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61.900000 USD
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This book is the first collection on Indo-Caribbean women's writing and the first work to offer a sustained analysis of the literature from a range of theoretical and critical perspectives, such as ecocriticism, feminist, queer, post-colonial and Caribbean cultural theories. The essays not only lay the framework of an emerging ...
Critical Perspectives on Indo-Caribbean Women's Literature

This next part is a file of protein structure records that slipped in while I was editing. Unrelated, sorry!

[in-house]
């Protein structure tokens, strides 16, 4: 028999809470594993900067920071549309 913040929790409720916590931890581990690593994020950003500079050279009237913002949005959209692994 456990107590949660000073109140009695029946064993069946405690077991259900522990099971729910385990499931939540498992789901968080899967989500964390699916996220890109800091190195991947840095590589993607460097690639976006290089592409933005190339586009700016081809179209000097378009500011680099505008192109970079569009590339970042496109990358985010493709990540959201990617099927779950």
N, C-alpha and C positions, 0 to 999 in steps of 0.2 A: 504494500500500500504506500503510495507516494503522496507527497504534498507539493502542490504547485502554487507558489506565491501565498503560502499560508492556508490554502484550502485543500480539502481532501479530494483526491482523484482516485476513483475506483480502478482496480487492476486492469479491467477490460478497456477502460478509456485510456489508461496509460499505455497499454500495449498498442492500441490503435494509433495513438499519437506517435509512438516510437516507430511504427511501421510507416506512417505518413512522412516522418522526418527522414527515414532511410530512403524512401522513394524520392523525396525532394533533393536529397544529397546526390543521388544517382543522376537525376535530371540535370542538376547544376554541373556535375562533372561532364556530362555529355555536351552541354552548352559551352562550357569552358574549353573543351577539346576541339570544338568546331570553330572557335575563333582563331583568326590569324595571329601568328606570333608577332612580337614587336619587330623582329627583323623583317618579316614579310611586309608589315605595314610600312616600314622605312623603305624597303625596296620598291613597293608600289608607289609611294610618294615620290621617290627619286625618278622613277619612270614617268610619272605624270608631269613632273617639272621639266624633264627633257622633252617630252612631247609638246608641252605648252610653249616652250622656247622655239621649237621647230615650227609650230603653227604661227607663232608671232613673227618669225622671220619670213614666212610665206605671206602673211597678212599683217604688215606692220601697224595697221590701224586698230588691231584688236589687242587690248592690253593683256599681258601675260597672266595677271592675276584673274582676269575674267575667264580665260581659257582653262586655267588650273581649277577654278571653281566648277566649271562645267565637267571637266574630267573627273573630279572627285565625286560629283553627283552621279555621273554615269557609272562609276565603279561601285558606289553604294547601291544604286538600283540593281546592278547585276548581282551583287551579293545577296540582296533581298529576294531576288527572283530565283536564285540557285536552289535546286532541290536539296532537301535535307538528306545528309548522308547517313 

This book is the first collection on Indo-Caribbean women's writing and the first work to offer a sustained analysis of the literature from a range of theoretical and critical perspectives, such as ecocriticism, feminist, queer, post-colonial and Caribbean cultural theories. The essays not only lay the framework of an emerging and growing field, but also critically situate internationally acclaimed writers such as Shani Mootoo, Lakshmi Persaud and Ramabai Espinet within this emerging tradition. Indo-Caribbean women writers provide a fresh new perspective in Caribbean literature, be it in their unique representations of plantation history, anti-colonial movements, diasporic identities, feminisms, ethnicity and race, or contemporary Caribbean societies and culture. The book offers a theoretical reading of the poetics, politics and cultural traditions that inform Indo-Caribbean women's writing, arguing that while women writers work with and through postcolonial and Caribbean cultural theories, they also respond to a distinctive set of influences and realities specific to their positioning within the Indo-Caribbean community and the wider national, regional and global imaginary. Contributors visit the overlap between national and transnational engagements in Indo-Caribbean women's literature, considering the writers' response to local or nationally specific contexts, and the writers' response to the diasporic and transnational modalities of Caribbean and Indo-Caribbean communities.